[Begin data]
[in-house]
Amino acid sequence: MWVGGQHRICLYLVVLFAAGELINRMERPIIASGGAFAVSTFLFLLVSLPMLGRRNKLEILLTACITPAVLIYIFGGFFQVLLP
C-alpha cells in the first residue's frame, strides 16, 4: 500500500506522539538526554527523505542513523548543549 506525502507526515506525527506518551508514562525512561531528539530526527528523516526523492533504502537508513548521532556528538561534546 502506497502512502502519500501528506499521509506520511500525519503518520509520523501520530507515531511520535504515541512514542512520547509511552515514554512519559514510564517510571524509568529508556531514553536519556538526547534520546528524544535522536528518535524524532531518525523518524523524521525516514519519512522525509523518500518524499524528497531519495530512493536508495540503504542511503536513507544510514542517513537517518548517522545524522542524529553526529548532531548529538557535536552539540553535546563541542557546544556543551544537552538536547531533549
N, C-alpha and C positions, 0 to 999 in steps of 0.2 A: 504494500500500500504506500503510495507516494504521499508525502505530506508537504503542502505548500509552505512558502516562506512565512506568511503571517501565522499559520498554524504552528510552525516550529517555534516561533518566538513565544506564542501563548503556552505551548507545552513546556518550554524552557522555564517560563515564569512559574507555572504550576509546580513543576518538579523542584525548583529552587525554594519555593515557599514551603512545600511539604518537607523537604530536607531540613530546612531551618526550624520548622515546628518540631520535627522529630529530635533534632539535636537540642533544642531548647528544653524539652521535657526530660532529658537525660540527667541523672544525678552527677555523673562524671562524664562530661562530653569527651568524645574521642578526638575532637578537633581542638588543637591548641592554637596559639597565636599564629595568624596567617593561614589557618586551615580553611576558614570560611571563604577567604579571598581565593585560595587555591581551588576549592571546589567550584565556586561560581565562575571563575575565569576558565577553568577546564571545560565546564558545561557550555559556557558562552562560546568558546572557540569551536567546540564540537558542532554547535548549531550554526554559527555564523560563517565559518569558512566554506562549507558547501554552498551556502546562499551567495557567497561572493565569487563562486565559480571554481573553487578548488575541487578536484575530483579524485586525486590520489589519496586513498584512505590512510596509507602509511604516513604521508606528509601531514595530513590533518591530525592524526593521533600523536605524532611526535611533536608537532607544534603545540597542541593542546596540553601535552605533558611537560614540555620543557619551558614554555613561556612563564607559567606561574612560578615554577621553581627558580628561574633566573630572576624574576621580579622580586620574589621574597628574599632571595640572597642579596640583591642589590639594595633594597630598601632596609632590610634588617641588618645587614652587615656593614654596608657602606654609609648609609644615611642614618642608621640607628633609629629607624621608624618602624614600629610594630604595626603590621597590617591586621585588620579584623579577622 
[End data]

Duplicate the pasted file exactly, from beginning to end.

[in-house]
Amino acid sequence: MWVGGQHRICLYLVVLFAAGELINRMERPIIASGGAFAVSTFLFLLVSLPMLGRRNKLEILLTACITPAVLIYIFGGFFQVLLP
C-alpha cells in the first residue's frame, strides 16, 4: 500500500506522539538526554527523505542513523548543549 506525502507526515506525527506518551508514562525512561531528539530526527528523516526523492533504502537508513548521532556528538561534546 502506497502512502502519500501528506499521509506520511500525519503518520509520523501520530507515531511520535504515541512514542512520547509511552515514554512519559514510564517510571524509568529508556531514553536519556538526547534520546528524544535522536528518535524524532531518525523518524523524521525516514519519512522525509523518500518524499524528497531519495530512493536508495540503504542511503536513507544510514542517513537517518548517522545524522542524529553526529548532531548529538557535536552539540553535546563541542557546544556543551544537552538536547531533549
N, C-alpha and C positions, 0 to 999 in steps of 0.2 A: 504494500500500500504506500503510495507516494504521499508525502505530506508537504503542502505548500509552505512558502516562506512565512506568511503571517501565522499559520498554524504552528510552525516550529517555534516561533518566538513565544506564542501563548503556552505551548507545552513546556518550554524552557522555564517560563515564569512559574507555572504550576509546580513543576518538579523542584525548583529552587525554594519555593515557599514551603512545600511539604518537607523537604530536607531540613530546612531551618526550624520548622515546628518540631520535627522529630529530635533534632539535636537540642533544642531548647528544653524539652521535657526530660532529658537525660540527667541523672544525678552527677555523673562524671562524664562530661562530653569527651568524645574521642578526638575532637578537633581542638588543637591548641592554637596559639597565636599564629595568624596567617593561614589557618586551615580553611576558614570560611571563604577567604579571598581565593585560595587555591581551588576549592571546589567550584565556586561560581565562575571563575575565569576558565577553568577546564571545560565546564558545561557550555559556557558562552562560546568558546572557540569551536567546540564540537558542532554547535548549531550554526554559527555564523560563517565559518569558512566554506562549507558547501554552498551556502546562499551567495557567497561572493565569487563562486565559480571554481573553487578548488575541487578536484575530483579524485586525486590520489589519496586513498584512505590512510596509507602509511604516513604521508606528509601531514595530513590533518591530525592524526593521533600523536605524532611526535611533536608537532607544534603545540597542541593542546596540553601535552605533558611537560614540555620543557619551558614554555613561556612563564607559567606561574612560578615554577621553581627558580628561574633566573630572576624574576621580579622580586620574589621574597628574599632571595640572597642579596640583591642589590639594595633594597630598601632596609632590610634588617641588618645587614652587615656593614654596608657602606654609609648609609644615611642614618642608621640607628633609629629607624621608624618602624614600629610594630604595626603590621597590617591586621585588620579584623579577622 